Bad Neighborhood: Guiyu

Several of my posts this year have defended small businesspeople in Asia, South America, and Africa, entrepreneurs who import used goods for repair and reuse, or who recycle things in respectable ways.

But to give BAN and Greenpeace their due, the best of intentions have potential for problems. The world is improving at a faster pace than it was before BAN raised money with pictures of children on scrap piles. Sure, even mothers milk can go sour, but that is a waste in more than one sense of the word, and as good as recycling is, we should be about wasting less and doing better. The current export debate is like a debate on distributing clean needles to addicts, or legalized prostitution, our differences are on the best way to reform ugly practices... If there were no "unfair" practices, the concept of "Fair Trade" of used electronics would make no sense. If we do too good a job defending clean needles, we can miss the fundamentals. Neither the Taliban or Mao tolerated clean needles, and their countries produced and consumed less heroin after a few well-timed beheadings.

If I am going to be a "crane amongst the chickens" (a Chinese expression for the white bird with the longest neck when the farmer comes with his axe), it better be a far, far better thing I do than I have ever done. The Dickensian parallels between the tales of Middlebury and Guiyu could fill a novel.

When I visited China for the first time in late 2002, I visited sites like the ones in this Toxic Villages video (just found it on "") , where I was repelled by the smell of burning wire, but focused on how much ingenuity went into the reuse (most of the economics), and was horrified by government efforts to arrest people for 'gray market' refurbishment. Since I also visited the "Big Secret Factories" which do fantastic jobs of recycling good monitors, I kind of saw these villages as a byproduct of legitimate recycling. And as a former Peace Corps teacher, I just liked the story of Chinese repairpeople becoming billionaires (two of the wealthiest Chinese are a former tractor refurbisher and bicycle repairman).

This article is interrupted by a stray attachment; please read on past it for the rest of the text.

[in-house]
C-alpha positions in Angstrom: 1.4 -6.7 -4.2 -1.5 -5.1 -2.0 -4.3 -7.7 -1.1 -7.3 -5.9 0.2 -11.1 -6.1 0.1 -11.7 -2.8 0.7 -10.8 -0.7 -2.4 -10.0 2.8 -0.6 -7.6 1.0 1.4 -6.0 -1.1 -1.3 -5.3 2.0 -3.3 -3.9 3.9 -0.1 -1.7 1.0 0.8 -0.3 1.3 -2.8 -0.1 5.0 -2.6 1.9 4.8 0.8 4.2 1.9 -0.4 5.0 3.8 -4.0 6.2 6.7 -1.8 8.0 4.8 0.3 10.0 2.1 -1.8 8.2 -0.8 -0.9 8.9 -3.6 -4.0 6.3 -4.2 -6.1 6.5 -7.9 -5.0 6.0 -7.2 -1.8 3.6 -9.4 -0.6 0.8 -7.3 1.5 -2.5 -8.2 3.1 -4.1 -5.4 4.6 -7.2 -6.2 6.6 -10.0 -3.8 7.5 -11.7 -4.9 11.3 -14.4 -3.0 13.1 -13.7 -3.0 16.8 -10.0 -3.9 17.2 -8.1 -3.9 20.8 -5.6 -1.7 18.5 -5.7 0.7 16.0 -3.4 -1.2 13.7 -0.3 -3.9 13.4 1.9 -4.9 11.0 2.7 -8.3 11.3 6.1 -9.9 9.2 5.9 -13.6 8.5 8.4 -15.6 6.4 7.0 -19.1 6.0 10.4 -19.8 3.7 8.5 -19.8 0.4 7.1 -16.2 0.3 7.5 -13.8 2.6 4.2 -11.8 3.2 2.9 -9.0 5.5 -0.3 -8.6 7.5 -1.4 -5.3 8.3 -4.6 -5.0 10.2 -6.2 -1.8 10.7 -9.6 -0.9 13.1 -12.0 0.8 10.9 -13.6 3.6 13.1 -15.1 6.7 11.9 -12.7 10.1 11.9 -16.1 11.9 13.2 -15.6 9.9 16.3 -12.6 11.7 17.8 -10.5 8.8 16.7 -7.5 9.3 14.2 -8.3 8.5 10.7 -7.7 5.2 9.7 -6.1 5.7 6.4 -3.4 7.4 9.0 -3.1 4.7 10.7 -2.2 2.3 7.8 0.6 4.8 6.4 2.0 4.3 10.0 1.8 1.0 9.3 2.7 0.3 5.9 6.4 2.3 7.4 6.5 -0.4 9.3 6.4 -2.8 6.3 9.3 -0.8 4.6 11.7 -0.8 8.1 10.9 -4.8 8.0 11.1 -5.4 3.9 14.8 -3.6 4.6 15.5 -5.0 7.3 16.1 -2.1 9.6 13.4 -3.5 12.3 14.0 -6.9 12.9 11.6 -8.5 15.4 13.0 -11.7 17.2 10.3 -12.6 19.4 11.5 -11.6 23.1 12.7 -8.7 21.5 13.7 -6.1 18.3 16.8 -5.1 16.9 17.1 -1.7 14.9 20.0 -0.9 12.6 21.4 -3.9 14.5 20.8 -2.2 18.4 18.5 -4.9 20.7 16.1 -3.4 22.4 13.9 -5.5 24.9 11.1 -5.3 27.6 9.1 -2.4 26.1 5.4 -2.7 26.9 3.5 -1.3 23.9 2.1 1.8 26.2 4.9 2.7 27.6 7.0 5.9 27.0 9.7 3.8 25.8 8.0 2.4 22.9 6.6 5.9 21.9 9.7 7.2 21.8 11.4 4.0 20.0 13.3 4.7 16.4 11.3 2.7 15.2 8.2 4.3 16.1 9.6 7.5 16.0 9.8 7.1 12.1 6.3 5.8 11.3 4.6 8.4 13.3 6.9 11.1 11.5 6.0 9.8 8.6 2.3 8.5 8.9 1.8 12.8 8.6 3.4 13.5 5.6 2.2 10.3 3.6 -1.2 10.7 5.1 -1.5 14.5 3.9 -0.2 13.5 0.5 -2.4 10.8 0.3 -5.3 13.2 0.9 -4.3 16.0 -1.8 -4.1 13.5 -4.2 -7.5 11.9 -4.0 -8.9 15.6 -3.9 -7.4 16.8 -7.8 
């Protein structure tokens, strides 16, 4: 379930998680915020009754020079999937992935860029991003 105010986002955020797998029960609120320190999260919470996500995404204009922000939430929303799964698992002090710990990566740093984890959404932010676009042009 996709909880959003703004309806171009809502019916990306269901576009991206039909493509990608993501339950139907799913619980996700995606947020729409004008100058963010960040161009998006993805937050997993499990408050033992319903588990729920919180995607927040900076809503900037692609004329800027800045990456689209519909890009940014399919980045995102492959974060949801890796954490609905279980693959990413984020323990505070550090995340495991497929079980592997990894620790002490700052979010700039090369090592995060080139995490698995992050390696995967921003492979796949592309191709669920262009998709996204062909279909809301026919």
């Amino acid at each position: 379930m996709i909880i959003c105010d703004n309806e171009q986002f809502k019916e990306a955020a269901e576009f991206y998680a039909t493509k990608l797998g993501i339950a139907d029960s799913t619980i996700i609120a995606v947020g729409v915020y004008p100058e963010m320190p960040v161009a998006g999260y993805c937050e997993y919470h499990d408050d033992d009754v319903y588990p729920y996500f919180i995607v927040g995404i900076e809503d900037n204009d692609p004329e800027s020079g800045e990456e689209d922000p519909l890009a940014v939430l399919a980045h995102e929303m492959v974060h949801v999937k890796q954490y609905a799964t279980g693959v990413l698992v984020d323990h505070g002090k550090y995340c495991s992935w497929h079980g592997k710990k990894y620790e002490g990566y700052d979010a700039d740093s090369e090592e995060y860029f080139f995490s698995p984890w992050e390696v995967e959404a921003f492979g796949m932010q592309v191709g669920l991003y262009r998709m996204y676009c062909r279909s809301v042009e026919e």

However, I also got an uneasy feeling... Even if MY container is mostly good stuff, how do I follow it through a place like this? Even if I saw wire stripped by hand, I could smell burned wire from somewhere over the fence. It was like ordering a 'virgin bloody mary' in a titty bar. If my wife came in I'd have an alibi but it would not look good. This led us to clean our loads up to go directly to factories, bypassing these middleman operations.

Chinese businesspeople I know have tried to scale up clean operations, some of which look cleaner than my operation in Vermont. It seems easier to make China factories clean than to make USA factories inexpensive and reuse-oriented.

But the problem, as seen in the video, is getting your stuff mixed up with a dirty economy. We send no CRTs to China at all any more, because the chain of custody is too blurry, even if the shipments to Malaysia are much more expensive. And we don't send CPUs or printed circuit boards there, which could wind up boiled in a nasty, polluting, aqua regia process.

We do sell plastic and metal scrap, including keyboards and laser printers, on the open market, and I know from end-market follow-up that those go to China. I am trying to get those to factories I have photos of, but the economics of lower standards may cause me to give up on those after completing the current purchase order. We shipped the material to ElectroniCycle for years, and to Colt in 2007, but keyboards and printers don't shred well.

Here's a fair description (from Tarzan, a yahoo blog which also has a link to the video). He refers to municipal electronics recycling in China, but the same dynamic exists for commercial scale copper wire.